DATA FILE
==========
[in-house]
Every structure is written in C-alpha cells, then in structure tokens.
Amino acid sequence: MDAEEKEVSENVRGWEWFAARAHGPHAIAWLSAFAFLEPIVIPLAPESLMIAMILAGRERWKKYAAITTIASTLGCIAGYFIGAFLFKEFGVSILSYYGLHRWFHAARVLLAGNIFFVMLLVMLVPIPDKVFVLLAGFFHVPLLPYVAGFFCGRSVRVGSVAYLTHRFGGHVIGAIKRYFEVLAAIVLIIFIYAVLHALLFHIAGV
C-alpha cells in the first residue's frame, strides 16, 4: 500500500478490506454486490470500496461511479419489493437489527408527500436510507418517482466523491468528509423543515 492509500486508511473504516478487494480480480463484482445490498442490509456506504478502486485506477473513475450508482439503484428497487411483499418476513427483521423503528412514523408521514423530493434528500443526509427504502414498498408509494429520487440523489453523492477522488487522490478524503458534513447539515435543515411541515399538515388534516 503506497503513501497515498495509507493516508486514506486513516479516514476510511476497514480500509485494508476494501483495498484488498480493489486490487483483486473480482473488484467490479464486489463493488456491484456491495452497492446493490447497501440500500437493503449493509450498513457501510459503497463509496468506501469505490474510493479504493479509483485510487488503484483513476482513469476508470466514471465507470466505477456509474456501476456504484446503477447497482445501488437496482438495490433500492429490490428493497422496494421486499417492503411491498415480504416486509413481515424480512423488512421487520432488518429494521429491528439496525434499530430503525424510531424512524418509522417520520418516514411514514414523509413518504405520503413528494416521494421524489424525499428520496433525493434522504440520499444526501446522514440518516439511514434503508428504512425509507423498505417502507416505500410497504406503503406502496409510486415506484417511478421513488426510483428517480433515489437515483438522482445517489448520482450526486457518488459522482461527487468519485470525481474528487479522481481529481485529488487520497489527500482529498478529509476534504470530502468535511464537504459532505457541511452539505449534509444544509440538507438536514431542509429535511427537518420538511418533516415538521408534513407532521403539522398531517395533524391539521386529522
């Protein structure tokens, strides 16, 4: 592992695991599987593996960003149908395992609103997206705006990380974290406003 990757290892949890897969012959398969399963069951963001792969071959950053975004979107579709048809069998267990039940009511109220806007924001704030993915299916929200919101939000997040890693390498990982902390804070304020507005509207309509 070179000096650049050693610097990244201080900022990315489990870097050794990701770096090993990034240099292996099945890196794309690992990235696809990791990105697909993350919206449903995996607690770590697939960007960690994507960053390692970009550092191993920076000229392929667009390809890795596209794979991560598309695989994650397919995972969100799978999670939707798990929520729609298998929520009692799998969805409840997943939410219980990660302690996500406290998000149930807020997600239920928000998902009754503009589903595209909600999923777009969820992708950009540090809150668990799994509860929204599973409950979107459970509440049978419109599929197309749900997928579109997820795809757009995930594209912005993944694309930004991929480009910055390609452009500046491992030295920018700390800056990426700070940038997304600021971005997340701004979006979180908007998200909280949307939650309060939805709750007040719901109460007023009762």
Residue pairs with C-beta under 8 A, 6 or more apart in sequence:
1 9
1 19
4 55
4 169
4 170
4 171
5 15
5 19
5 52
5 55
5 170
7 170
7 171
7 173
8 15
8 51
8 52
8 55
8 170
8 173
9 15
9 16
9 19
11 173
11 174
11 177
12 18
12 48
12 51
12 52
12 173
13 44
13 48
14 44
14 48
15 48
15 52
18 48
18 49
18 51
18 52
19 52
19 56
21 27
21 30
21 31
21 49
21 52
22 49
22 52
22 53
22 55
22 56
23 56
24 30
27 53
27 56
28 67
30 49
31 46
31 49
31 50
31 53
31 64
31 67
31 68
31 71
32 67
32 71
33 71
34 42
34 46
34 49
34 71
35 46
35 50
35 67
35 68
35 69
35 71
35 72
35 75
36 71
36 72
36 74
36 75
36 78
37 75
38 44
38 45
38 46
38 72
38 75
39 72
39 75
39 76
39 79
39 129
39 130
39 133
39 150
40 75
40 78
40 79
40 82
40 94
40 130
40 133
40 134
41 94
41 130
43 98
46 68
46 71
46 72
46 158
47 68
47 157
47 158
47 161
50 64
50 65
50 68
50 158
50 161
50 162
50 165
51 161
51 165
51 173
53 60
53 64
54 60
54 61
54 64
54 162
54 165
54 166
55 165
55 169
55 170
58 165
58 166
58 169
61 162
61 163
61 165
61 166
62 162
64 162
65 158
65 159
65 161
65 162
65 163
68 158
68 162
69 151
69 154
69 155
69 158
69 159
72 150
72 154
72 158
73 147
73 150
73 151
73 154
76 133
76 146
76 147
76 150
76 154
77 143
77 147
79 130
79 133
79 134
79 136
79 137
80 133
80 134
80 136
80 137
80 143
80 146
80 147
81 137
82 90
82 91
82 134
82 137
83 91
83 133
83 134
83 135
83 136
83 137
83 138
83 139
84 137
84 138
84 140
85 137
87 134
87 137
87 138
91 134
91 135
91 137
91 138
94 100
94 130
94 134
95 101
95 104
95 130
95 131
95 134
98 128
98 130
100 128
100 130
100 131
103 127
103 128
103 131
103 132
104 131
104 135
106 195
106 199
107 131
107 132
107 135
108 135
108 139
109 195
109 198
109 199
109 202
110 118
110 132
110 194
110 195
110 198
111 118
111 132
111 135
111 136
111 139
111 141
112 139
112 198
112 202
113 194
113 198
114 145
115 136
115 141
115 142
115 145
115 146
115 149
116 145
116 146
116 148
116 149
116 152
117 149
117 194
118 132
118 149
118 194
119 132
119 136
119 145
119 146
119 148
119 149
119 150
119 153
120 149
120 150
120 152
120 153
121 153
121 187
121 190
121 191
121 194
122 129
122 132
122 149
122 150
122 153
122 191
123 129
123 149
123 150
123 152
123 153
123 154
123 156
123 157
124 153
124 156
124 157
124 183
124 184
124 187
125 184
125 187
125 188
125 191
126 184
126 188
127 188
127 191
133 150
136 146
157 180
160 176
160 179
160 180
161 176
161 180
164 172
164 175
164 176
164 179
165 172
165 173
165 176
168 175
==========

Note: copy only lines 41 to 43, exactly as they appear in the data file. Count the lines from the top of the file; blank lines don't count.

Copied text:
14 48
15 48
15 52